United States

Proposed regulations would update "registered form" debt rules

Intended to provide modernization, based on current market practices


Federal tax rules prohibit the deduction of interest on “registration-required obligations” unless they are in “registered form.” Similarly, holders of these debt instruments are generally permitted to deduct losses on disposition of the instruments, only if the obligations are in registered form.

Broadly speaking, the registered form rules enable the tracking of interest income to the debt holders who receive it. Registered form for a debt instrument is also required for a foreign holder of a U.S. debt instrument to benefit from the portfolio interest exemption from U.S. withholding tax on interest payments.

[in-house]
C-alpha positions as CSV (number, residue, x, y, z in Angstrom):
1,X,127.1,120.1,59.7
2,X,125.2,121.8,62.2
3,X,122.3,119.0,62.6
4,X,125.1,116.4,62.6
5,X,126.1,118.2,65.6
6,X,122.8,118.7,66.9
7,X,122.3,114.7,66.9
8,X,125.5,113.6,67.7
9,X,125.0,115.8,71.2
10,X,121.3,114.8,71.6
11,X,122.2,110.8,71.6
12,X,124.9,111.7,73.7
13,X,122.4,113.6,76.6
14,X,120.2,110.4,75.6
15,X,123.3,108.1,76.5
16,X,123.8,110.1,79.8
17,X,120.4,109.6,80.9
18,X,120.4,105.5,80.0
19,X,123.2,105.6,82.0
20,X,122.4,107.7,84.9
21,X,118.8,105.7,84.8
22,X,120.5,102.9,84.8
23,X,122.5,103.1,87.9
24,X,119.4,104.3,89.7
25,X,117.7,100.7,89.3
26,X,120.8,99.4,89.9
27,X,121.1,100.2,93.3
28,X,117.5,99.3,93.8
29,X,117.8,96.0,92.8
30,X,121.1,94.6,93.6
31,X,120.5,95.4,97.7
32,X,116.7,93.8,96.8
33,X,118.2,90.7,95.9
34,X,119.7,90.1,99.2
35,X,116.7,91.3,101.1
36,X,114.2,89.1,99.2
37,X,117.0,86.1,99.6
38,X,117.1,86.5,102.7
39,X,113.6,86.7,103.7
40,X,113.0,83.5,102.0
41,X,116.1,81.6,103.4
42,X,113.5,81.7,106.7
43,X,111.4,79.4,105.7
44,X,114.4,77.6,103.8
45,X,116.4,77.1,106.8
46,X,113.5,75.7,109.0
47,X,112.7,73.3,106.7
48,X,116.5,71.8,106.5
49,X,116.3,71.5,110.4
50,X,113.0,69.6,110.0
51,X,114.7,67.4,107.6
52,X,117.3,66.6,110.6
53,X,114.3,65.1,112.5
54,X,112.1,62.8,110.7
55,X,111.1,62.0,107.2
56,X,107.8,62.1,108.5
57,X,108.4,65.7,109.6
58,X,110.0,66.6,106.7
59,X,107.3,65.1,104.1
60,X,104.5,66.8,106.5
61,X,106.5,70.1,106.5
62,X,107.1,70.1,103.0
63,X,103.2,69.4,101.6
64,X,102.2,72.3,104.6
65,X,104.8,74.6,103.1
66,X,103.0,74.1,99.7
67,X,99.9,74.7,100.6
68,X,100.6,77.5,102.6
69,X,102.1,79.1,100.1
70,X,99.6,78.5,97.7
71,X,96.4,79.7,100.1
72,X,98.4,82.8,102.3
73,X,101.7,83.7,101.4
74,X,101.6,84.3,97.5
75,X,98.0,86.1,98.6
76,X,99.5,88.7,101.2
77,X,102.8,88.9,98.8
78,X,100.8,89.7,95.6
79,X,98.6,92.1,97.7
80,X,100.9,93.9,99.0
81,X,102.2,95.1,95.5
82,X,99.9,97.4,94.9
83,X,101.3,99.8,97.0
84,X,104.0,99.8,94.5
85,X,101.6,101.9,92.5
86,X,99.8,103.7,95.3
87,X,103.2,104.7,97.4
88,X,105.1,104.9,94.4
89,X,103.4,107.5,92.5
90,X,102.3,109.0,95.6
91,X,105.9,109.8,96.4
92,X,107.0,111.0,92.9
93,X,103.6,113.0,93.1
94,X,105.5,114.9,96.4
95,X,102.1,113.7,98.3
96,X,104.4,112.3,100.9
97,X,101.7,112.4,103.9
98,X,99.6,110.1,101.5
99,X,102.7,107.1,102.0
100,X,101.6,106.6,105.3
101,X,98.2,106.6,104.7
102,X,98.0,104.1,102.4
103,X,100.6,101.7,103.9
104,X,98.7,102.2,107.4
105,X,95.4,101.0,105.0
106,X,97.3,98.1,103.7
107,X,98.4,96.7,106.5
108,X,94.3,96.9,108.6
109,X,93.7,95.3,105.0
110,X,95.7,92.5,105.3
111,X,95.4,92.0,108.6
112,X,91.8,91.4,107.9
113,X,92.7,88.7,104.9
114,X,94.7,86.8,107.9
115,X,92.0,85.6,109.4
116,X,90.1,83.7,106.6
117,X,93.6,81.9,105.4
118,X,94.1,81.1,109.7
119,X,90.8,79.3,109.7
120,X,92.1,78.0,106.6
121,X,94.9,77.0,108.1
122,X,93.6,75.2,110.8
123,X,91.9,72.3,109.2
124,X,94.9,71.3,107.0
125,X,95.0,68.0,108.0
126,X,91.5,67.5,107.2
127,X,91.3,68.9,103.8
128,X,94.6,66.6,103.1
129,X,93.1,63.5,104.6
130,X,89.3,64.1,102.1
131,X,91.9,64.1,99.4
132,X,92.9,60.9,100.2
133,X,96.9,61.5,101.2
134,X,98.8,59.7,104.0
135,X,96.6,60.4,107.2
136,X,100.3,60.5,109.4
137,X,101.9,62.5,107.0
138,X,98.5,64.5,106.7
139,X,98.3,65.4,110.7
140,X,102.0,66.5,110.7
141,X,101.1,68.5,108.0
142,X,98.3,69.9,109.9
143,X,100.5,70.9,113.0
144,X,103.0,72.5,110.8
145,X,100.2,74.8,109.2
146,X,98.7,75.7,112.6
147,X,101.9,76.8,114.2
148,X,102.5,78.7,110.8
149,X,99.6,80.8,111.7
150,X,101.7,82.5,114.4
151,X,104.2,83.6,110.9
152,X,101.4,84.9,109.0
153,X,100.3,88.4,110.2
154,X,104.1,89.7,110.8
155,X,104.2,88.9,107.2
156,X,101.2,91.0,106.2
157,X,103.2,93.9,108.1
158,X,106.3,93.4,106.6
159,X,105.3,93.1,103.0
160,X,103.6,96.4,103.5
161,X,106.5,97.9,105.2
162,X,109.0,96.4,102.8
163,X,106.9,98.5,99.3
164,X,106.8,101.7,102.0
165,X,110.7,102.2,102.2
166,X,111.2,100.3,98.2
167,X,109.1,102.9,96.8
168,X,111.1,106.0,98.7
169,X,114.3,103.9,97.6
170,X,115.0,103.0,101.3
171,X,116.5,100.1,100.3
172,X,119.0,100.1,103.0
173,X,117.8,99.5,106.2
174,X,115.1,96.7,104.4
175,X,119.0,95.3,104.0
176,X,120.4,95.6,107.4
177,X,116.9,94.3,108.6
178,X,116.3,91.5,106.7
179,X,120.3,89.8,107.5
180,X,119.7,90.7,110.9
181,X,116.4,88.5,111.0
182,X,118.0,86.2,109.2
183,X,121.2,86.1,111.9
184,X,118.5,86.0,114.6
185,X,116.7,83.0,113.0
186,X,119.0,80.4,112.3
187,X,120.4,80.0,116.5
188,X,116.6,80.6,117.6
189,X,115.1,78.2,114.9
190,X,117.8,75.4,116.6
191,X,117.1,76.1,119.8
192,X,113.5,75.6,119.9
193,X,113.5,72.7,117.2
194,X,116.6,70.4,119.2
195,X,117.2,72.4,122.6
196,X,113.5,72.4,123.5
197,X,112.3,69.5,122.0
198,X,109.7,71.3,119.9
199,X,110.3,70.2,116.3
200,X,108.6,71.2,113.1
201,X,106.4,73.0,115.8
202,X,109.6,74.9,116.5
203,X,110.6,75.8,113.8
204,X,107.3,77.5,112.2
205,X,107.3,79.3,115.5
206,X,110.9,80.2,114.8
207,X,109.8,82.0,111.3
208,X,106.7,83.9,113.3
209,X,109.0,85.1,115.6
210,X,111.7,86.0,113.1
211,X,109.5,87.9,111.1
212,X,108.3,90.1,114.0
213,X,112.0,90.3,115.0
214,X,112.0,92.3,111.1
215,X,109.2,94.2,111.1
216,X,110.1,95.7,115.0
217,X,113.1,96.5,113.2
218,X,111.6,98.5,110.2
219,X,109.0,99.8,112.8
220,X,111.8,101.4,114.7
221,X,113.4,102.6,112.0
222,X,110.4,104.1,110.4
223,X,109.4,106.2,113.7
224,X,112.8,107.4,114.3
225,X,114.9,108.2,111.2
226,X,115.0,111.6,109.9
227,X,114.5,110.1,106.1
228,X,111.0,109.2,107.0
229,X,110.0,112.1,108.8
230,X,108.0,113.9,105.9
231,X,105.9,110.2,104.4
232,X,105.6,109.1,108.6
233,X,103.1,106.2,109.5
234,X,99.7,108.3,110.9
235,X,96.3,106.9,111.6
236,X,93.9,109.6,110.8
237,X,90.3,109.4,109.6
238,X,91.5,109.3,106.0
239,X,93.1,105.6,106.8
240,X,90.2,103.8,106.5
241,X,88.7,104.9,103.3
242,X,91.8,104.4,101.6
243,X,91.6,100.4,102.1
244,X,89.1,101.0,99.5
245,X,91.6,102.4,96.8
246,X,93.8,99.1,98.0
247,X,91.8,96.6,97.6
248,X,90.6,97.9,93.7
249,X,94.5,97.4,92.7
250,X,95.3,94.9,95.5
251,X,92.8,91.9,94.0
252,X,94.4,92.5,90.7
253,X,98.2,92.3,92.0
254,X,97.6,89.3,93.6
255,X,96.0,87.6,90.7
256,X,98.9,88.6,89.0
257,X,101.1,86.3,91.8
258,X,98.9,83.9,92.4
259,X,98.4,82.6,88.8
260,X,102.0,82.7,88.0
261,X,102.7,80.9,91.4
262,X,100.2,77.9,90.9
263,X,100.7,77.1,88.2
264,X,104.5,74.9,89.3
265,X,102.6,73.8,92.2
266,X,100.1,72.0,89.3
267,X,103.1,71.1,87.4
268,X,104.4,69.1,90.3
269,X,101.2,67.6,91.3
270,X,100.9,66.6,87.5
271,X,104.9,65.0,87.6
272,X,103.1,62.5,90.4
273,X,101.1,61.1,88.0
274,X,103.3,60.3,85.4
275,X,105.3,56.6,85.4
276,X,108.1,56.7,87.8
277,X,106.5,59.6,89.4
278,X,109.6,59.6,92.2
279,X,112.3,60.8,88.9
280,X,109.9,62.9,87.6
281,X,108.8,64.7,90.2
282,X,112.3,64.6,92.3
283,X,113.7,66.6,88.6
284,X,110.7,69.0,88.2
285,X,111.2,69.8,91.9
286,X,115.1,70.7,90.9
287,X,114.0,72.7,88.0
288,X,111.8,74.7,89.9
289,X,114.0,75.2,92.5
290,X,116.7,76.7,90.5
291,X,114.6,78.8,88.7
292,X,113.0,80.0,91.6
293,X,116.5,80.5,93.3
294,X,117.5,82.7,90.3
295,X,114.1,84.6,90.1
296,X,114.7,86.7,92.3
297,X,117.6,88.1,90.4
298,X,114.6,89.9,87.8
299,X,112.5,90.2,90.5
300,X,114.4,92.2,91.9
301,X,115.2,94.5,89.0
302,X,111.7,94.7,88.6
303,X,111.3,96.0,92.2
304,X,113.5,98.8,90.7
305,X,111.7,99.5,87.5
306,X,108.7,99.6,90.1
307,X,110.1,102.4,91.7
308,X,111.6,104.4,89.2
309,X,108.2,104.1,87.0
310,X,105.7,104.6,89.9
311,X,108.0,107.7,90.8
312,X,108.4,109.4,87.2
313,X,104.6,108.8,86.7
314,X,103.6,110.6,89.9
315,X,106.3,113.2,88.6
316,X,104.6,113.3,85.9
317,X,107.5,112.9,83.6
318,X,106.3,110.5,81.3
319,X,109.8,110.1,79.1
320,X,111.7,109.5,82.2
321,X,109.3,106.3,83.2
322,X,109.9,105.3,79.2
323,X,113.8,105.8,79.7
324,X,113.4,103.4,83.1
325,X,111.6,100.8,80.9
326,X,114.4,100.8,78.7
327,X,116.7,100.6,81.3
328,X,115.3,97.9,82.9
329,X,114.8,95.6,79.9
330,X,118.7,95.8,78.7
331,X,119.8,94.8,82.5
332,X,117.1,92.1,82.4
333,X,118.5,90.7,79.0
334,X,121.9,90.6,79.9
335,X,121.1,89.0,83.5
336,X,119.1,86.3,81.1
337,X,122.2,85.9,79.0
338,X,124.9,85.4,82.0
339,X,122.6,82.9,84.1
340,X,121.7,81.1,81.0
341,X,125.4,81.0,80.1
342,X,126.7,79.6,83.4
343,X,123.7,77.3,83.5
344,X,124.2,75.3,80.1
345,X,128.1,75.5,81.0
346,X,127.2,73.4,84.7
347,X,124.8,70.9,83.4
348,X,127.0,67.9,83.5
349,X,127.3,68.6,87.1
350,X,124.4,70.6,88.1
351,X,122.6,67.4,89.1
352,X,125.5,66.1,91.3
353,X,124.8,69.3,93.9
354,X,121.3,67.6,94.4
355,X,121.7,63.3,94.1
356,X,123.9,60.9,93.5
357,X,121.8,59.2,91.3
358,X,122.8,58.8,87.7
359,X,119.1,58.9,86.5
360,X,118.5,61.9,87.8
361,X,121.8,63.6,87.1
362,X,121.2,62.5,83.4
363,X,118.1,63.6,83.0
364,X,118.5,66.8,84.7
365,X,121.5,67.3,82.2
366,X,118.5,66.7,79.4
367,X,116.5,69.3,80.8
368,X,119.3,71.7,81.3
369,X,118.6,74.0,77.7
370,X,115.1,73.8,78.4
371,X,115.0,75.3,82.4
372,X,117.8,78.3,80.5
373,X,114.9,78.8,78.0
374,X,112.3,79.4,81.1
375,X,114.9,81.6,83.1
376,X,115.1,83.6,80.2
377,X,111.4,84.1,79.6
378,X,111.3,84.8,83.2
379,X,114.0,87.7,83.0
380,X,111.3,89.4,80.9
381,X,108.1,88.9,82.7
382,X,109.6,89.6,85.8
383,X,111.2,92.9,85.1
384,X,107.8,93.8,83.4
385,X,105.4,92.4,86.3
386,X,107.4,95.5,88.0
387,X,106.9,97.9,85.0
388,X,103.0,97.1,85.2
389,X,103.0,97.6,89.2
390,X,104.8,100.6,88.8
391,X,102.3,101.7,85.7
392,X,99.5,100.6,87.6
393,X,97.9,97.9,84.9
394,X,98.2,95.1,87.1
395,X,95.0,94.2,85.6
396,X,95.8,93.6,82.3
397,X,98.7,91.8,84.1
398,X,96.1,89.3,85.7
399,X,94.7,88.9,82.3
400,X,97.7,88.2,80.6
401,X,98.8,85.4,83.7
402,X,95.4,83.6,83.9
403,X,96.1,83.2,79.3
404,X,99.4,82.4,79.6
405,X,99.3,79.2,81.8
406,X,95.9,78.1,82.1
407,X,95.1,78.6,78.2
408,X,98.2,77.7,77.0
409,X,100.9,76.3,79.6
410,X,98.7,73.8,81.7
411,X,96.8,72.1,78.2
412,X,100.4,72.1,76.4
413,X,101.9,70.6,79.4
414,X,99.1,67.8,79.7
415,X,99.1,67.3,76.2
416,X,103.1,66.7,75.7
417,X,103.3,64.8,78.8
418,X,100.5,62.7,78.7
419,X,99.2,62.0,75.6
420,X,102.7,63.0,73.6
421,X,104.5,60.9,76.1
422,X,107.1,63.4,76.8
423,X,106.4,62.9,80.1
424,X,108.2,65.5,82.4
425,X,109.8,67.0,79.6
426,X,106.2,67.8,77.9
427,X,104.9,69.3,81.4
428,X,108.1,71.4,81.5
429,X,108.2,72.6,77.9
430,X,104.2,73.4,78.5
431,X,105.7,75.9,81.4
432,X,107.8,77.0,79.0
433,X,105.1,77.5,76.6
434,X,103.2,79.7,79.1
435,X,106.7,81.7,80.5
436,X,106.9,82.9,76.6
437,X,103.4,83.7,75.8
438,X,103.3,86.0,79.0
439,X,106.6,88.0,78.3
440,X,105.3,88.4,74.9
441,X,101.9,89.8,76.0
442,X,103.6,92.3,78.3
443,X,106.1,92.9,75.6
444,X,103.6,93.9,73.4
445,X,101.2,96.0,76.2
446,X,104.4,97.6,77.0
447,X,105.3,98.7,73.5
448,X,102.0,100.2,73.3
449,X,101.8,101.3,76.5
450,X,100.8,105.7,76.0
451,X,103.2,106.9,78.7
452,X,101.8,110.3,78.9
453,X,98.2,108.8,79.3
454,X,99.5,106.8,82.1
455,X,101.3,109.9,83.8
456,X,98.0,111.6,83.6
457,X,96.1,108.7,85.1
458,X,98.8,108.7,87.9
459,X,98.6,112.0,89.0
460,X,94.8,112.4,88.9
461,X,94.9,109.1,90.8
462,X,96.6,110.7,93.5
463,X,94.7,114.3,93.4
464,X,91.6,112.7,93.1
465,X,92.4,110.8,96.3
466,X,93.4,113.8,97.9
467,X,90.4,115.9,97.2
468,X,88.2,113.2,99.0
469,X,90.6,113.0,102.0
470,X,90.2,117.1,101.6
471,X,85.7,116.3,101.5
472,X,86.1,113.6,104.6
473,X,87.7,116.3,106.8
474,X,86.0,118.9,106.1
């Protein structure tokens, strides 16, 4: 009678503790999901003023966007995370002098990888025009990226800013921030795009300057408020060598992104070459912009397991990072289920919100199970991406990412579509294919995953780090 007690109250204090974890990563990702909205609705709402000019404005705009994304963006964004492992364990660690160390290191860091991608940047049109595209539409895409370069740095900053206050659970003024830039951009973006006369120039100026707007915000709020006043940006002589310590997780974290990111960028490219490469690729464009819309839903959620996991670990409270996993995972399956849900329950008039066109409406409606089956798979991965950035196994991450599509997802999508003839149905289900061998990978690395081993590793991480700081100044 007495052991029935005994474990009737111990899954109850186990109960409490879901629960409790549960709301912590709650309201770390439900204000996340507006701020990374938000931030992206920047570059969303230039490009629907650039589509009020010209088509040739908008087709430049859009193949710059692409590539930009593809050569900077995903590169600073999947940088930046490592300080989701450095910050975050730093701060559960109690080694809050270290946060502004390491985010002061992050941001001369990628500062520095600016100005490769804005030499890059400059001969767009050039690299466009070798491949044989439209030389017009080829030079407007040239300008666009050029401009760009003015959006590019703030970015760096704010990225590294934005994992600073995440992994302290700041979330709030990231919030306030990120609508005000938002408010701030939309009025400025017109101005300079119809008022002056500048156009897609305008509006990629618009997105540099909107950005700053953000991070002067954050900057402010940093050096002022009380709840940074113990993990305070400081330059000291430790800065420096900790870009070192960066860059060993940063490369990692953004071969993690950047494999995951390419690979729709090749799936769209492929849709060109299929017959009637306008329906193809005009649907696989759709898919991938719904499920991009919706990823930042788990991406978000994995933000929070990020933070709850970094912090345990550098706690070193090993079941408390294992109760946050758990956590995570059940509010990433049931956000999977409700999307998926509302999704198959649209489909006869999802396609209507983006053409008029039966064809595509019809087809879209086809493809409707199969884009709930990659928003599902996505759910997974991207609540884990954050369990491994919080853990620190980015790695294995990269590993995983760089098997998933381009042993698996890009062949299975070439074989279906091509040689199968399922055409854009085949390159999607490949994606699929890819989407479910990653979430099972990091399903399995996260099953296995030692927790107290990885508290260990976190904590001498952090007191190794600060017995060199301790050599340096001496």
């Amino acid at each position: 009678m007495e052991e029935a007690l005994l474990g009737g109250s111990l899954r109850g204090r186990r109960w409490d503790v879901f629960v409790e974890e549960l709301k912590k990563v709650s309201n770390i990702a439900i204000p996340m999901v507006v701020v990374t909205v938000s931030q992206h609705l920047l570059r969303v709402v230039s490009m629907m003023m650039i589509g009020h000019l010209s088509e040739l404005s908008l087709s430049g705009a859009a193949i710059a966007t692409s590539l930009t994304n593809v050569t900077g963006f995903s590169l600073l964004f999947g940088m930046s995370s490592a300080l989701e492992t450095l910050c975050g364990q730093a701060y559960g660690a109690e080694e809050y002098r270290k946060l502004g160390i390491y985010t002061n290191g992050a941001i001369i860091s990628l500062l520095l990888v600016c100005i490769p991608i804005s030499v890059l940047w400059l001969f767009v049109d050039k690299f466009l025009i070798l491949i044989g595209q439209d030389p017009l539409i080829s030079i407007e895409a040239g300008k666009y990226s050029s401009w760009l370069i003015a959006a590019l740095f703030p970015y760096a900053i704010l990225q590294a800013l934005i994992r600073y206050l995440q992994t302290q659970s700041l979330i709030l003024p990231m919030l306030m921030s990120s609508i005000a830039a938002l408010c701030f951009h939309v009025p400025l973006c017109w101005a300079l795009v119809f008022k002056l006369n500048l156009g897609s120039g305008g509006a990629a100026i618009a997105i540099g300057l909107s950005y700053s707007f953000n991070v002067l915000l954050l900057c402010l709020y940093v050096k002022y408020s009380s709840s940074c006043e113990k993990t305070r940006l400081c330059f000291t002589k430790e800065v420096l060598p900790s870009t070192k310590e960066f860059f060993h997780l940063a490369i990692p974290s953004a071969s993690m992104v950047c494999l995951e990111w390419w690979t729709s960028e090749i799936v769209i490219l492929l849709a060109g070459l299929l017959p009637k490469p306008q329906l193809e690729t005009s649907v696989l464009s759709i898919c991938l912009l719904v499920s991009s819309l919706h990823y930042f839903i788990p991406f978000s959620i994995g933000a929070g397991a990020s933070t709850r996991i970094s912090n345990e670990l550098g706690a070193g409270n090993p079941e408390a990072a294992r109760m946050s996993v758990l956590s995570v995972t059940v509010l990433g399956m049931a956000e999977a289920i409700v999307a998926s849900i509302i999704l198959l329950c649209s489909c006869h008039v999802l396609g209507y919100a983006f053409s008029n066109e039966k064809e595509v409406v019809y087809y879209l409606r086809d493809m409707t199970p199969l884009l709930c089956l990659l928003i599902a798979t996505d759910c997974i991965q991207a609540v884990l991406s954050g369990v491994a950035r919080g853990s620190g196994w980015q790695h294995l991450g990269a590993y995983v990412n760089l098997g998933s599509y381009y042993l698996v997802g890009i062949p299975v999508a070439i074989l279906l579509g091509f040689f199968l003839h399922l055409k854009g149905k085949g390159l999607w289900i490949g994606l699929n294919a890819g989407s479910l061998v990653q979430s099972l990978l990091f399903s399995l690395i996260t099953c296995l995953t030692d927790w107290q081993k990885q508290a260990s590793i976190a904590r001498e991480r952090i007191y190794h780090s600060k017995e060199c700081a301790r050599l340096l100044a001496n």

Treasury and IRS have issued proposed regulations (REG-125374-16) intended to modernize the definitions of “registered form” and “registration-required obligation.”

Proposed “registration-required obligation” definition

The proposed definition of “registration-required obligation” would follow along the lines set by another tax definition for debt instruments, resulting in a clearer rule than the one currently in effect. If the new regulations are finalized as proposed, registration-required obligations would be those “traded on an established market” within the meaning of Regulation §1.1273-2(f). This includes exchange-traded debt and also includes debt for which price quotes are available on subscription-based debt pricing services such as those offered by Markit and Thomson Reuters LPC (formerly known as Loan Pricing Corporation). For debt instruments with a stated principal amount of $100 million or less, there is an exception from this “traded on an established market” definition; however, this exception wouldn’t apply to the newly proposed definition of “registration-required obligation.” References to debt pricing services, which are widely-used by debt traders, represent an example of the modernization the proposed regulations are intended to provide.